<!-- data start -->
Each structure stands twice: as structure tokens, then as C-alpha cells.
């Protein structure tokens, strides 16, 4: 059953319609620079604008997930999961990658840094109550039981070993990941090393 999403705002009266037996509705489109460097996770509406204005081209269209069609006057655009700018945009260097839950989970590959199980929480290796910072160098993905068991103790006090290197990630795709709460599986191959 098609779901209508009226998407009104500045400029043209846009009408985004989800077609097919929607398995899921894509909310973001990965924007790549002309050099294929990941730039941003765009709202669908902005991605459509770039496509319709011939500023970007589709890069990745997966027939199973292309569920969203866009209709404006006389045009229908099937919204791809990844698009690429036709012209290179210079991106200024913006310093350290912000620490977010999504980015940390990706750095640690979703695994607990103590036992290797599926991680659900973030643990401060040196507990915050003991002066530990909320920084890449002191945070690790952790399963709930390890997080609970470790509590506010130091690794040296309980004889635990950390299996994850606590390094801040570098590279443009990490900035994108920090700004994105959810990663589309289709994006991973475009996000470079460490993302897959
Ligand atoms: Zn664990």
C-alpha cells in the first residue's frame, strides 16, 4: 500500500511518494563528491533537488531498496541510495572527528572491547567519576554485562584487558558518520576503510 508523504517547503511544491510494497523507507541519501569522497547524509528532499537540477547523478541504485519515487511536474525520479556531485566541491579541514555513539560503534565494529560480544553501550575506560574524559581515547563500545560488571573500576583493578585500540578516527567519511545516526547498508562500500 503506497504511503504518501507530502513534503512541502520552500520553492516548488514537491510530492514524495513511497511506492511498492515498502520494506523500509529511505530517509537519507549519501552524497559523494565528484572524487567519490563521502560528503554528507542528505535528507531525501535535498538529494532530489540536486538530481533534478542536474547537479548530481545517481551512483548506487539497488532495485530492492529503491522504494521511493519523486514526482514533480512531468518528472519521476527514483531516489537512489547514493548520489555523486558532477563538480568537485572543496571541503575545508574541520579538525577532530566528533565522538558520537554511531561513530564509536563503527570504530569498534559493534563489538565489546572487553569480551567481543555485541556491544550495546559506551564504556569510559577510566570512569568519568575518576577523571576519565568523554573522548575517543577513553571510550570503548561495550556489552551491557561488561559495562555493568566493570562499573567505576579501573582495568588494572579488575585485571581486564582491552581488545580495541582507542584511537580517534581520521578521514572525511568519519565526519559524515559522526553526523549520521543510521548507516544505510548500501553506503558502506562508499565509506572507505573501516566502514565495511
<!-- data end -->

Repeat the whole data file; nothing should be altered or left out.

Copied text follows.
Each structure stands twice: as structure tokens, then as C-alpha cells.
């Protein structure tokens, strides 16, 4: 059953319609620079604008997930999961990658840094109550039981070993990941090393 999403705002009266037996509705489109460097996770509406204005081209269209069609006057655009700018945009260097839950989970590959199980929480290796910072160098993905068991103790006090290197990630795709709460599986191959 098609779901209508009226998407009104500045400029043209846009009408985004989800077609097919929607398995899921894509909310973001990965924007790549002309050099294929990941730039941003765009709202669908902005991605459509770039496509319709011939500023970007589709890069990745997966027939199973292309569920969203866009209709404006006389045009229908099937919204791809990844698009690429036709012209290179210079991106200024913006310093350290912000620490977010999504980015940390990706750095640690979703695994607990103590036992290797599926991680659900973030643990401060040196507990915050003991002066530990909320920084890449002191945070690790952790399963709930390890997080609970470790509590506010130091690794040296309980004889635990950390299996994850606590390094801040570098590279443009990490900035994108920090700004994105959810990663589309289709994006991973475009996000470079460490993302897959
Ligand atoms: Zn664990």
C-alpha cells in the first residue's frame, strides 16, 4: 500500500511518494563528491533537488531498496541510495572527528572491547567519576554485562584487558558518520576503510 508523504517547503511544491510494497523507507541519501569522497547524509528532499537540477547523478541504485519515487511536474525520479556531485566541491579541514555513539560503534565494529560480544553501550575506560574524559581515547563500545560488571573500576583493578585500540578516527567519511545516526547498508562500500 503506497504511503504518501507530502513534503512541502520552500520553492516548488514537491510530492514524495513511497511506492511498492515498502520494506523500509529511505530517509537519507549519501552524497559523494565528484572524487567519490563521502560528503554528507542528505535528507531525501535535498538529494532530489540536486538530481533534478542536474547537479548530481545517481551512483548506487539497488532495485530492492529503491522504494521511493519523486514526482514533480512531468518528472519521476527514483531516489537512489547514493548520489555523486558532477563538480568537485572543496571541503575545508574541520579538525577532530566528533565522538558520537554511531561513530564509536563503527570504530569498534559493534563489538565489546572487553569480551567481543555485541556491544550495546559506551564504556569510559577510566570512569568519568575518576577523571576519565568523554573522548575517543577513553571510550570503548561495550556489552551491557561488561559495562555493568566493570562499573567505576579501573582495568588494572579488575585485571581486564582491552581488545580495541582507542584511537580517534581520521578521514572525511568519519565526519559524515559522526553526523549520521543510521548507516544505510548500501553506503558502506562508499565509506572507505573501516566502514565495511